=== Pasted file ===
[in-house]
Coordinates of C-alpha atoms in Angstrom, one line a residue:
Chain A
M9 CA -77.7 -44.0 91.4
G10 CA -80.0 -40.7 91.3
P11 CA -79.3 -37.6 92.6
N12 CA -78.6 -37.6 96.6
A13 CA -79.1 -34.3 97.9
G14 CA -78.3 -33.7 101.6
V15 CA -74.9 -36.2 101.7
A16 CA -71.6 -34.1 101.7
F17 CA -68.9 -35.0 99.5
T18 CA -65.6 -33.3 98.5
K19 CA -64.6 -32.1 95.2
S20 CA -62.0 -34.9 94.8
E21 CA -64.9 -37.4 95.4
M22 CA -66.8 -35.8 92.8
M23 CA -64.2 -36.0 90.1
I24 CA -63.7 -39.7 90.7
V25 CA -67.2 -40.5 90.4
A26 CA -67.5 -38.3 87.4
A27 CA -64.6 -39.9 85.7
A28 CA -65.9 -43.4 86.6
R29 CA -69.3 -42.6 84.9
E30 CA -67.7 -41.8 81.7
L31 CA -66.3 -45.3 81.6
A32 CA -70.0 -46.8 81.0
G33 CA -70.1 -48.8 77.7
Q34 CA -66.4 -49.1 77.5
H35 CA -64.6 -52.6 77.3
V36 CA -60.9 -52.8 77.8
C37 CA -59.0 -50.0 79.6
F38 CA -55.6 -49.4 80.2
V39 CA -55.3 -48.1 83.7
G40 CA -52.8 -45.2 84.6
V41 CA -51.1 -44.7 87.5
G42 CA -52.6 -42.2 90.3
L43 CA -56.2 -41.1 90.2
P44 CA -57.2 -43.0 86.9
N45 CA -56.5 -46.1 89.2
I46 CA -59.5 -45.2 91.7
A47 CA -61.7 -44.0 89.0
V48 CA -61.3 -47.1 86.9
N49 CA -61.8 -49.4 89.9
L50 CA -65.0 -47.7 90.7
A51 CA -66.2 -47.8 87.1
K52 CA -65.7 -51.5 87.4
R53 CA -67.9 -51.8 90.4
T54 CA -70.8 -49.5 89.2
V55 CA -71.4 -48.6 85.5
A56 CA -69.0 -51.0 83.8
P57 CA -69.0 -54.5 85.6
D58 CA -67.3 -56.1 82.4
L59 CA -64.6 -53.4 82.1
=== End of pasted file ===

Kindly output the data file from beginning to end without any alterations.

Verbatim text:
[in-house]
Coordinates of C-alpha atoms in Angstrom, one line a residue:
Chain A
M9 CA -77.7 -44.0 91.4
G10 CA -80.0 -40.7 91.3
P11 CA -79.3 -37.6 92.6
N12 CA -78.6 -37.6 96.6
A13 CA -79.1 -34.3 97.9
G14 CA -78.3 -33.7 101.6
V15 CA -74.9 -36.2 101.7
A16 CA -71.6 -34.1 101.7
F17 CA -68.9 -35.0 99.5
T18 CA -65.6 -33.3 98.5
K19 CA -64.6 -32.1 95.2
S20 CA -62.0 -34.9 94.8
E21 CA -64.9 -37.4 95.4
M22 CA -66.8 -35.8 92.8
M23 CA -64.2 -36.0 90.1
I24 CA -63.7 -39.7 90.7
V25 CA -67.2 -40.5 90.4
A26 CA -67.5 -38.3 87.4
A27 CA -64.6 -39.9 85.7
A28 CA -65.9 -43.4 86.6
R29 CA -69.3 -42.6 84.9
E30 CA -67.7 -41.8 81.7
L31 CA -66.3 -45.3 81.6
A32 CA -70.0 -46.8 81.0
G33 CA -70.1 -48.8 77.7
Q34 CA -66.4 -49.1 77.5
H35 CA -64.6 -52.6 77.3
V36 CA -60.9 -52.8 77.8
C37 CA -59.0 -50.0 79.6
F38 CA -55.6 -49.4 80.2
V39 CA -55.3 -48.1 83.7
G40 CA -52.8 -45.2 84.6
V41 CA -51.1 -44.7 87.5
G42 CA -52.6 -42.2 90.3
L43 CA -56.2 -41.1 90.2
P44 CA -57.2 -43.0 86.9
N45 CA -56.5 -46.1 89.2
I46 CA -59.5 -45.2 91.7
A47 CA -61.7 -44.0 89.0
V48 CA -61.3 -47.1 86.9
N49 CA -61.8 -49.4 89.9
L50 CA -65.0 -47.7 90.7
A51 CA -66.2 -47.8 87.1
K52 CA -65.7 -51.5 87.4
R53 CA -67.9 -51.8 90.4
T54 CA -70.8 -49.5 89.2
V55 CA -71.4 -48.6 85.5
A56 CA -69.0 -51.0 83.8
P57 CA -69.0 -54.5 85.6
D58 CA -67.3 -56.1 82.4
L59 CA -64.6 -53.4 82.1